Back then when you got one, you could see everything! Bank account numbers, credit card numbers, etc, etc. You could even change the information reported on a persons account.

    So, once we had them we would sell "Corrections" to peoples reports AND some would even use it to card stuff. (Buy stuff on someone eases credit card)

    Those b

  • As an example of more (probably) sloppy security, I just put a freeze on my credit with Equifax (and the others). Equifax gives you a pin number that you need to unfreeze your credit at a later date. Imagine my surprise when my pin is almost exactly the same as the one they issued my wife. It appears that they use sequential pin numbers for each freeze. Either that or it is generated using our personal info which would make it reversible I imagine. Seems to me that the pin should be random or at least
  • Home Depot (Score:3, Insightful)

    by Chaldean42 ( 1346793 ) on Friday September 08, 2017 @10:17AM (#55159073)
    This is a double kick in the nads to anyone who was part of the Home Depot breach, since they were all given a year of premium Equifax credit monitoring.
  • That this type of info is basically public domain at this point, and any company using it to verify identity is being negligent?

  • I'm glad we are imposing a $300 per person whose info leaked fine as well as free coverage of any resulting charges that result directly from this theft of information. Not to mention jail the people who sold stock on inside information. That outta teach them a lesson! /s
  • At least it wasn't just my life they stole. With 143M of us affected we can do something about it together if things go wrong on a large scale (like social security gets drained)
  • "Bloomberg reported on Friday that a class action seeking to represent 143 million consumers has been filed, and it alleges the company didn't spend enough on protecting data. The class-action -- filed by the firm Olsen Daines PC along with Geragos & Geragos, a celebrity law firm known for blockbuster class actions -- will seek as much as $70 billion in damages nationally."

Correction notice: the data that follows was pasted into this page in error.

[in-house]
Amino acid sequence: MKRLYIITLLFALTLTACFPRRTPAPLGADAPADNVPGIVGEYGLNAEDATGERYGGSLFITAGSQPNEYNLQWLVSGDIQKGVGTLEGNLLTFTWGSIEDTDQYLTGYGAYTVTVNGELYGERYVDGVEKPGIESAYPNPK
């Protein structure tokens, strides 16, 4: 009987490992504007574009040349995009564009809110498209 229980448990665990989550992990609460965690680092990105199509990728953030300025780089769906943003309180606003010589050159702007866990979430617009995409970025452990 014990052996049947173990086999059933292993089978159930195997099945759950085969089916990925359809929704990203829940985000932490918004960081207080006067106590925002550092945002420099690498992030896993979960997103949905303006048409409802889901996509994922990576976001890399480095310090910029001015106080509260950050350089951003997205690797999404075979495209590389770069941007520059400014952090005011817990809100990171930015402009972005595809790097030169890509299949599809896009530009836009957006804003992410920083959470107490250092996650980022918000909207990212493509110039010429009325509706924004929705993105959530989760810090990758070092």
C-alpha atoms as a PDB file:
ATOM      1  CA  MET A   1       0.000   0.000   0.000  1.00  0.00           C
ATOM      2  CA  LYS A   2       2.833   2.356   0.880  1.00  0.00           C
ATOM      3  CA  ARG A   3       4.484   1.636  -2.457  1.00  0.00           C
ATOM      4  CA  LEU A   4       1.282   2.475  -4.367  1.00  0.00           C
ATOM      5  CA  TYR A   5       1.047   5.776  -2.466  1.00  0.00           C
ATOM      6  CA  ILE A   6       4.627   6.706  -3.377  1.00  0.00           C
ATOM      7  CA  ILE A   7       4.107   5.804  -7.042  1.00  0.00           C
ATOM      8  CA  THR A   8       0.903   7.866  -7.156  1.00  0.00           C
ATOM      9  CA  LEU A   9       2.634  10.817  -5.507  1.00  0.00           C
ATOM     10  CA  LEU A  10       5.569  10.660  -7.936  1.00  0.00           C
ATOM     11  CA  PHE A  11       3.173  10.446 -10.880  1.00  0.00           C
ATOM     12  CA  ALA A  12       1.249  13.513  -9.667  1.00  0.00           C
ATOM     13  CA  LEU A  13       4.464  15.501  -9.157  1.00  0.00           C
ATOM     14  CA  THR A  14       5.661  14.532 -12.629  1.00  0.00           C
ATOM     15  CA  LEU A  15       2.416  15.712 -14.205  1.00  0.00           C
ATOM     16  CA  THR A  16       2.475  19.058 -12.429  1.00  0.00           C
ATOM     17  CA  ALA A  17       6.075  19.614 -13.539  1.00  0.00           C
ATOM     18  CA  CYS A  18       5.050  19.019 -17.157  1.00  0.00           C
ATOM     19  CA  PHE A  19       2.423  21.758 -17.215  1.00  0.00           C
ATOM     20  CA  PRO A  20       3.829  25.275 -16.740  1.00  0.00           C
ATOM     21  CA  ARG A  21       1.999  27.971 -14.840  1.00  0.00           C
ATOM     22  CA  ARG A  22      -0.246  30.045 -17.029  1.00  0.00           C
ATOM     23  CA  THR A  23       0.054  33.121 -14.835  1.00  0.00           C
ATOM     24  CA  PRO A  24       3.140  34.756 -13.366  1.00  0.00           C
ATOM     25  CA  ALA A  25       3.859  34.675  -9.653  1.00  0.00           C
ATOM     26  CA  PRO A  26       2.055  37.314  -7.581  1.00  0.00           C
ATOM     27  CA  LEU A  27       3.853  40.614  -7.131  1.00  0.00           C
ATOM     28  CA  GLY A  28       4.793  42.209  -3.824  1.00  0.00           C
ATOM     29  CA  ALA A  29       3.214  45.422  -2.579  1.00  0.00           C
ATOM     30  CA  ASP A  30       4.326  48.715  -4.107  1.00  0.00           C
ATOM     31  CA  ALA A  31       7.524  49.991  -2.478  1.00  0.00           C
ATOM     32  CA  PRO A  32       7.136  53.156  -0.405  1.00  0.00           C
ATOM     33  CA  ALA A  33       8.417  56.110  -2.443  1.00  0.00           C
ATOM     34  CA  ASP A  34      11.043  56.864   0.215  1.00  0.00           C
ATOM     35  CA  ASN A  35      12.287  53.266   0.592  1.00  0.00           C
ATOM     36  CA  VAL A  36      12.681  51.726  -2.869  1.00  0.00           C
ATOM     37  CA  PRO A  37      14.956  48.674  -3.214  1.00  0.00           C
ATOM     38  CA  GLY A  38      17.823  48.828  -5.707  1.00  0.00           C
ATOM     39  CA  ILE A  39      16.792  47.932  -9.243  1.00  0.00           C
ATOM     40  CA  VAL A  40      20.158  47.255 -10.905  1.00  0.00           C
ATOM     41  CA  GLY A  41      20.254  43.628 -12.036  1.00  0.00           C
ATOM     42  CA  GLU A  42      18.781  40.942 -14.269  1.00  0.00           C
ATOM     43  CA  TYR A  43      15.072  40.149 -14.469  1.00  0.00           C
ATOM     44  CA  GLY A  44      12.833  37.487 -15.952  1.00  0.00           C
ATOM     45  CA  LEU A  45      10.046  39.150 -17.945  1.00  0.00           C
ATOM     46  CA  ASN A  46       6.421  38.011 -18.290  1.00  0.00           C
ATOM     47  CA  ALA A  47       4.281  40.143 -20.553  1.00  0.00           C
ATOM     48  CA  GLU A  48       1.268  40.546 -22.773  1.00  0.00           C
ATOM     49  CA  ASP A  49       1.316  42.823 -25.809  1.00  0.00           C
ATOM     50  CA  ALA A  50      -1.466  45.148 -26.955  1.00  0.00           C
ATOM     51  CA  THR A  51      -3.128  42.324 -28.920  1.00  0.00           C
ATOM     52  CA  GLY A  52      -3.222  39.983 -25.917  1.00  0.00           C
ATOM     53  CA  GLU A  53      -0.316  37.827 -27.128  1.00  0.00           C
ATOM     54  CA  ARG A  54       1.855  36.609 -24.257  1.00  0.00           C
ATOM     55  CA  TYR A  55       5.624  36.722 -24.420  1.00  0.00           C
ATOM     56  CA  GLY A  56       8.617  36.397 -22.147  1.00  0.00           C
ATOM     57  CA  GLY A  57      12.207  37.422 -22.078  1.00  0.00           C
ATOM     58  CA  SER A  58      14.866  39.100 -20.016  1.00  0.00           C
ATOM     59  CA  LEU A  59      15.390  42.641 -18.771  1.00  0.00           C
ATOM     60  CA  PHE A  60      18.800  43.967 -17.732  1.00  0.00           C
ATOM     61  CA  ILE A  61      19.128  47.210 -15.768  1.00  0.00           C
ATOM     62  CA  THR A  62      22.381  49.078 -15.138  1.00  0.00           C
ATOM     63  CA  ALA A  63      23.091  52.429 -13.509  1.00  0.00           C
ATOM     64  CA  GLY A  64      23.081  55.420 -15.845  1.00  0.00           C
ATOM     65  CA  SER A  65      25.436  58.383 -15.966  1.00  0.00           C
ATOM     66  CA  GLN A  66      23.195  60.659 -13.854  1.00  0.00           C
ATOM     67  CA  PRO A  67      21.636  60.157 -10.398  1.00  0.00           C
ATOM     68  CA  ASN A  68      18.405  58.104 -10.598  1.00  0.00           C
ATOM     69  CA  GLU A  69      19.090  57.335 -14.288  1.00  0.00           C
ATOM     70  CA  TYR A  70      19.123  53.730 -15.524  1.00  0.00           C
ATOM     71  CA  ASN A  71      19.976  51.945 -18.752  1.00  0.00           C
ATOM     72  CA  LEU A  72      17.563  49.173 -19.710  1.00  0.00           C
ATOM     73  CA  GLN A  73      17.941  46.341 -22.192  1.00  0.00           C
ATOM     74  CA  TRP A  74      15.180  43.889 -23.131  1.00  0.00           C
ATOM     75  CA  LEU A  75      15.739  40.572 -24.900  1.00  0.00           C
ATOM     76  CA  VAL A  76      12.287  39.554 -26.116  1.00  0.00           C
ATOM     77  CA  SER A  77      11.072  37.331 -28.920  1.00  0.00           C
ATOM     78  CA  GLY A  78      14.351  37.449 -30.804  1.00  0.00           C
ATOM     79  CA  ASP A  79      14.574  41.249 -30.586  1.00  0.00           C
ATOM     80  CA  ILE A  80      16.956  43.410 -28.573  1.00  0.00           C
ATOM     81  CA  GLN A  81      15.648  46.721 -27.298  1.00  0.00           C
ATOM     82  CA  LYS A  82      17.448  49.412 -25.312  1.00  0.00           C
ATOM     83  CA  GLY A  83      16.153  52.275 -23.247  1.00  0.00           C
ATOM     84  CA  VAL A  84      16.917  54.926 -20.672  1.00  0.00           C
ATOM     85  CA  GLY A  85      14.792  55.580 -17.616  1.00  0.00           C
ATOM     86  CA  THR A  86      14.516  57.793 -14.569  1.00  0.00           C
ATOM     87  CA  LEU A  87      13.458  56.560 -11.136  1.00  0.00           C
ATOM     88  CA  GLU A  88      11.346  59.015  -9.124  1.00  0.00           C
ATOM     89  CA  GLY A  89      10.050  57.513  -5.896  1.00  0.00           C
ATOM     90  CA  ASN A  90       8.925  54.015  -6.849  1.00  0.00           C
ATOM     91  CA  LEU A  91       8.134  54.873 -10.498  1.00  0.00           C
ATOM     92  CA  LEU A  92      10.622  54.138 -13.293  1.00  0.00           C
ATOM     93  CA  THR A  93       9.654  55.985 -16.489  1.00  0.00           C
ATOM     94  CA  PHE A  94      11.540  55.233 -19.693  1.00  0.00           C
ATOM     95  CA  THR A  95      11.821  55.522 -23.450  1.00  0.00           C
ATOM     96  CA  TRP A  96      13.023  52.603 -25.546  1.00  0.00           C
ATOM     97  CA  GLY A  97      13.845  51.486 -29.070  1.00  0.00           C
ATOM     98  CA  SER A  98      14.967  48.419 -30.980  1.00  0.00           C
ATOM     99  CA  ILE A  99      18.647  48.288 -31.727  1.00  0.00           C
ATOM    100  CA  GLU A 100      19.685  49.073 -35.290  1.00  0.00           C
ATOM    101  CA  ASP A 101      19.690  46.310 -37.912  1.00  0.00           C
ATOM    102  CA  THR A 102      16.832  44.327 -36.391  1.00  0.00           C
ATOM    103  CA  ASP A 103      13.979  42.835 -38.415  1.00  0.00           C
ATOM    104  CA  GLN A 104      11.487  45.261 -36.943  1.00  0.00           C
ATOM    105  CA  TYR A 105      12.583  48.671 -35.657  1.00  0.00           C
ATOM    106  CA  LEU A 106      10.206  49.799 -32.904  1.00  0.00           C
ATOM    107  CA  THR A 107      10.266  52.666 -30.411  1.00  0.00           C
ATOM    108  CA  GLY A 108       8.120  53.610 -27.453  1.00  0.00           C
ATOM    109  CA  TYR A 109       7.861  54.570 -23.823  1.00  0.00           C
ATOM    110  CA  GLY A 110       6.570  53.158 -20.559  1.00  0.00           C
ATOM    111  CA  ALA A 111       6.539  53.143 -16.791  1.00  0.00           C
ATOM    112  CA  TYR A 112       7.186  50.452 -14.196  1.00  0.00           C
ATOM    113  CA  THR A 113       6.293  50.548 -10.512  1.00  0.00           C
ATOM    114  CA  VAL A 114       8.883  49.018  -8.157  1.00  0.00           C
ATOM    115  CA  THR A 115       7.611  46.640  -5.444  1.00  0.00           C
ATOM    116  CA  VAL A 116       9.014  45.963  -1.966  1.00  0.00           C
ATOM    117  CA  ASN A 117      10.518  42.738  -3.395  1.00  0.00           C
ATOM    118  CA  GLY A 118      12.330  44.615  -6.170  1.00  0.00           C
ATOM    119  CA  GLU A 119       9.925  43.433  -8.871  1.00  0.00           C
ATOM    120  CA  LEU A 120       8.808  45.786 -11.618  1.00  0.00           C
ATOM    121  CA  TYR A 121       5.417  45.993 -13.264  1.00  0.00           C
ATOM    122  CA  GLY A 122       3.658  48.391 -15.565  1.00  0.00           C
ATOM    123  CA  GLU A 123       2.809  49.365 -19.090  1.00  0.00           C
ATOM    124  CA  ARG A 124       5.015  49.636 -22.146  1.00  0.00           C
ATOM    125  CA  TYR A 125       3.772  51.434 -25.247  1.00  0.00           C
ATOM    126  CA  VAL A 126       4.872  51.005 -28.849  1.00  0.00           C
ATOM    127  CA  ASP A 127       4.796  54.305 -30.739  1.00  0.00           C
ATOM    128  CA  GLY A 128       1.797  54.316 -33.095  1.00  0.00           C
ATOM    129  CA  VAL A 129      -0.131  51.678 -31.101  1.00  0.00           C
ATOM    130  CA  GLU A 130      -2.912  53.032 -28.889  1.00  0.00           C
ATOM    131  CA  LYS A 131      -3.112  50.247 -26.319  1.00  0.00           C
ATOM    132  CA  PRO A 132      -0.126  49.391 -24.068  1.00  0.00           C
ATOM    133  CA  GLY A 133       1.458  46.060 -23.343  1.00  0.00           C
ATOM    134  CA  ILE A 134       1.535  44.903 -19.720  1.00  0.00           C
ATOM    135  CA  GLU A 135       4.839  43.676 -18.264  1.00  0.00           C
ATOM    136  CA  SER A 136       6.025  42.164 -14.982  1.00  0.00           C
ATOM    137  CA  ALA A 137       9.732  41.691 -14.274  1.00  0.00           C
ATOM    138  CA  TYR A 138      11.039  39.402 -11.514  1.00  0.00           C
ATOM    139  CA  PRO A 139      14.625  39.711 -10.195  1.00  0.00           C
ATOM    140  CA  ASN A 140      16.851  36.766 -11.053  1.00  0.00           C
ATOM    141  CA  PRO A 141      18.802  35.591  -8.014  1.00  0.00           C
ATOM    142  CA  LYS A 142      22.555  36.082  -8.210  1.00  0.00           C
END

As long as 99.9% of the settlement goes to those who were affected I can get behind this. Unfortunately I know that a huge chun
  • Social Security numbers were intended for one purpose only, to identify the Social Security retirement account of individual citizens.

    The fundamental security model of Equifax and the other credit agencies has always been broken. In my opinion the very best thing that could happen would be if a complete database of the names, addresses, birthdates, and social security numbers of every single US citizen was published and updated quarterly. The clowns at these credit agencies need to stop building an identifi

  • I generally use a custom, unique address for each domain where I register, and did the same when I registered with Equifax to get my credit report through the free annual credit report that we are entitled to receive.

    Two years later (2011), I started getting lots of spam for the address that I had used ONLY for Equifax and nowhere else. They've had crappy security (and most likely a customer data breach) since way back when.

    I even emailed their customer service to report this at that time and their response

  • By now all that information has likely been copied a bunch of times, sent off to who knows where, and/or has been sold off to the highest bidder(s). Even if they determine who did the hack, the chances of the information being contained is essentially zero, especially considering the hack was done at least a month ago. It's all in the wind now and nothing will get it all back. It'll be months, or maybe years, before we find out the real extent of the damage.
  • ...Equifax shouldn't survive this.

    And the board of directors should be* held responsible for the management practices that allowed this sort of error to happen.

    Ultimately, the buck needs to stop somewhere, that's why they get the very big bucks. I believe their CEO was paid $13.4 million last year. Taking that, plus the lush salaries of their board and other c-levels, would be a start.

    *OK I'm even laughing as I type, knowing how unlikely this is

  • by rbrander ( 73222 ) on Friday September 08, 2017 @11:42AM (#55159703) Homepage

    ...not perfectly, of course. A previous poster is correct that no system is perfect. But systems that are well-regulated can be pretty good. The airline industry used to drop planes as frequently as we hear about major data-breaches today: like every month. Now it's less than one per year, despite travel having increased over 10 fold.